Book Review: The Frame-Up


The Frame-Up by Meghan Scott Molin

There is so much to like about a book that combines comic books, mystery and mayhem, romance, and geek culture. Not your standard Cozy Mystery, The Frame-Up follows MG as she navigates life as a no-nonsense, passionate comic book writer.

When MG discovers a potential comic book link to a series of local crimes, she teams up with hot cop Matteo to try to find the connection. Like any good cozy mystery, MG soon branches out on her own and fun and quirky hijinks ensue.

Part of what makes this a great read is Molin’s depiction of MG. Her decisions and actions throughout the story don’t always make sense to the reader and at times she bumbles things and obstructs the investigation. In her excitement, MG places herself and others in dangerous situations without fully thinking through the consequences. She’s flawed. She’s a real person. She’s relatable to the reader.

The Frame-Up has just a hint of romance — more of a will-they-or-won’t-they scenario — and sets up the storyline between MG and Matteo for future installments. Molin’s writing is light and funny, with just the right amount of pop culture references to not feel trite. The Frame-Up is a fun, easy read for when you’re not looking for something serious – great for a lazy afternoon or weekend.


Review by Andover Library Staff

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Book Review: My Dear Hamilton


My Dear Hamilton: A Novel of Eliza Schuyler Hamilton by Stephanie Dray and Laura Kamoie


I chose this book initially because like most of the country I had fallen under the spell of Lin Manuel Miranda’s Hamilton. Surprisingly, this book turned out to be one of my favorite books I’ve read so far this year. My Dear Hamilton gives us a glimpse into the life of Eliza Schuyler before she became Mrs. Hamilton.

As with most historical fiction the authors embellished some of the characters and events. I did appreciate the extent of the authors’ research into the actual people, places and events that took place during Eliza’s lifetime.

I love historical fiction, especially the Revolutionary War era. If you are a fan of Hamilton the musical you will really enjoy this book. Perfect mix of historical facts with great imaginative writing.

Review by Andover Public Library Staff

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Choose-Your-Own-Adventure Reading Challenge: A Book You Can Read in One Day

The 2019 Reading Challenges are here!  Are you struggling with what to read in the Choose-Your-Own-Adventure Reading Challenge categories? We can help! Throughout the year, we will highlight several juvenile, YA, and adult fiction (or non-fiction) books in most of the categories.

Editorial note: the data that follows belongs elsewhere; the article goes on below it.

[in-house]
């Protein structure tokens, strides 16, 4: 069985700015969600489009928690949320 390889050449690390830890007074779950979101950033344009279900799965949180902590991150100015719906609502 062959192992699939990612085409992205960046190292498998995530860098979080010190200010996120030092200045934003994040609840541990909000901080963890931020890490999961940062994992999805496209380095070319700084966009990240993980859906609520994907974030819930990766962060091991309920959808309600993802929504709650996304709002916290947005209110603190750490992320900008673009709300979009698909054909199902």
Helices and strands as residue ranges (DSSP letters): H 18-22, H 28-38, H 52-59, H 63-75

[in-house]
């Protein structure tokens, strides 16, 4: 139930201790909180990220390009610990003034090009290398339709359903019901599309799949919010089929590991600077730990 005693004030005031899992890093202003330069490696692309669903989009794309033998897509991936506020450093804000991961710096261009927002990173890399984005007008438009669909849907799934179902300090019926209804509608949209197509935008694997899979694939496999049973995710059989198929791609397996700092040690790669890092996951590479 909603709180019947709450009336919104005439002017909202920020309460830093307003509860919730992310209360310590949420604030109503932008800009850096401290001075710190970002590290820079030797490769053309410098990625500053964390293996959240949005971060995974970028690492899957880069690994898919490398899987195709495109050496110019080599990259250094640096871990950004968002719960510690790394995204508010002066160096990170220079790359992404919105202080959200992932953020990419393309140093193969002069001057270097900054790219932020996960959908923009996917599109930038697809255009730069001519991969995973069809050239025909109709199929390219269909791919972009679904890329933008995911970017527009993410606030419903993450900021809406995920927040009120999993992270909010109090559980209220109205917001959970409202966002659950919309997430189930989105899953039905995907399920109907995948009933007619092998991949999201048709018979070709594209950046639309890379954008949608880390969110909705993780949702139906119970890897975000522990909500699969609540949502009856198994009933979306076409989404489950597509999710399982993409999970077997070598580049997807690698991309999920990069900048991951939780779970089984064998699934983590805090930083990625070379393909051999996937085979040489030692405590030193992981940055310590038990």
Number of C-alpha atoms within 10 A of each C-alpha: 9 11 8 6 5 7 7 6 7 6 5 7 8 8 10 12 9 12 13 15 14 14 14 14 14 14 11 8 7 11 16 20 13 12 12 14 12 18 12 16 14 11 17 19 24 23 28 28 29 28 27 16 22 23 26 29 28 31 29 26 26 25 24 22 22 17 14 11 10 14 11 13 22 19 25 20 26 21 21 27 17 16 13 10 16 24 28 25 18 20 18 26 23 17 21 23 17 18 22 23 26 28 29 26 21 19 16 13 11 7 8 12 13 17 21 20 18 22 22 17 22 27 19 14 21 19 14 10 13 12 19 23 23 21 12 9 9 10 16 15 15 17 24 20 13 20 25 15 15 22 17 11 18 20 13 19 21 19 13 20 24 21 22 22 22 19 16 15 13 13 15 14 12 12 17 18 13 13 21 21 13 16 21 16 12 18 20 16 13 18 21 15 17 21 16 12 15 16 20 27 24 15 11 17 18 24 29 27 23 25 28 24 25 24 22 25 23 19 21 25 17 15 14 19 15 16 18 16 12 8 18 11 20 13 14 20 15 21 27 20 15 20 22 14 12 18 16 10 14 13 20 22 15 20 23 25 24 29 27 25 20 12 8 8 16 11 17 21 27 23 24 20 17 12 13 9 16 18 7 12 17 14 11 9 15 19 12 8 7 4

These aren’t the only books we have available in each category but are ideas that can help you spark inspiration, help clarify the category, and (hopefully) make your decision easier.


We’re continuing our discussion of books with the category “A Book You Can Read In One Day.”


So, what qualifies as a ‘book you can read in one day?’ The answer varies from person to person. Typically, books between 200-275 pages would fall into this category. Below are books in the library’s collection that have fewer than 275 pages. Included are fiction, non-fiction, and YA titles!

My Sister, the Serial Killer by Oyinkan Braithwait: 226 pages


News of the World by Paulette Jiles: 209 pages


Exit West by Mohsin Hamid: 231 pages


 Convenience Store Woman by Sayaka Murata: 176 pages


Astrophysics for People in a Hurry by Neil deGrasse Tyson: 224 pages


The Life-Changing Magic of Tidying Up by Marie Kondō:  224 pages


 The Perks of Being a Wallflower by Stephen Chbosky: 213 pages


The End We Start From by Megan Hunter: 160 pages


Annihilation by Jeff VanderMeer: 195 pages


The Great Passage by Shion Miura: 222 pages (audio book)


Slade House by David Mitchell: 241 pages


Orphan Train by Christina Kline: 278 pages


Happy Reading!


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Book Review: All Fall Down


All Fall Down by Ally Carter

Grace knows she isn’t crazy. She witnessed her mother’s murder and is determined to find the man responsible – whatever the cost. But faced with a lack of evidence and supporting witnesses, she is deemed irrational by those around her and her accusations largely discredited. When she unexpectedly encounters her mother’s killer hidden among the social elite, she decides to take matters into her own hands to prove the truth of what happened.

All Fall Down” in the first book in Ally Carter’s Embassy Row trilogy that follows Grace’s investigation into her mother’s enigmatic past. Perhaps the best aspect of this book is the unreliable narrator; part Anastasia, part Memento, this book keeps the reader guessing at what is fact and what is supposition., the story is entertaining and fast-paced

This series will appeal to a wide variety of readers and is especially perfect for any reader that enjoys suspenseful YA fiction mixed with a hint of romance. While the plot has its issues (as most do), it is engaging and fast-paced, and leaves the reader instantly reaching for the next book in the trilogy.

Review by Andover Public Library Staff

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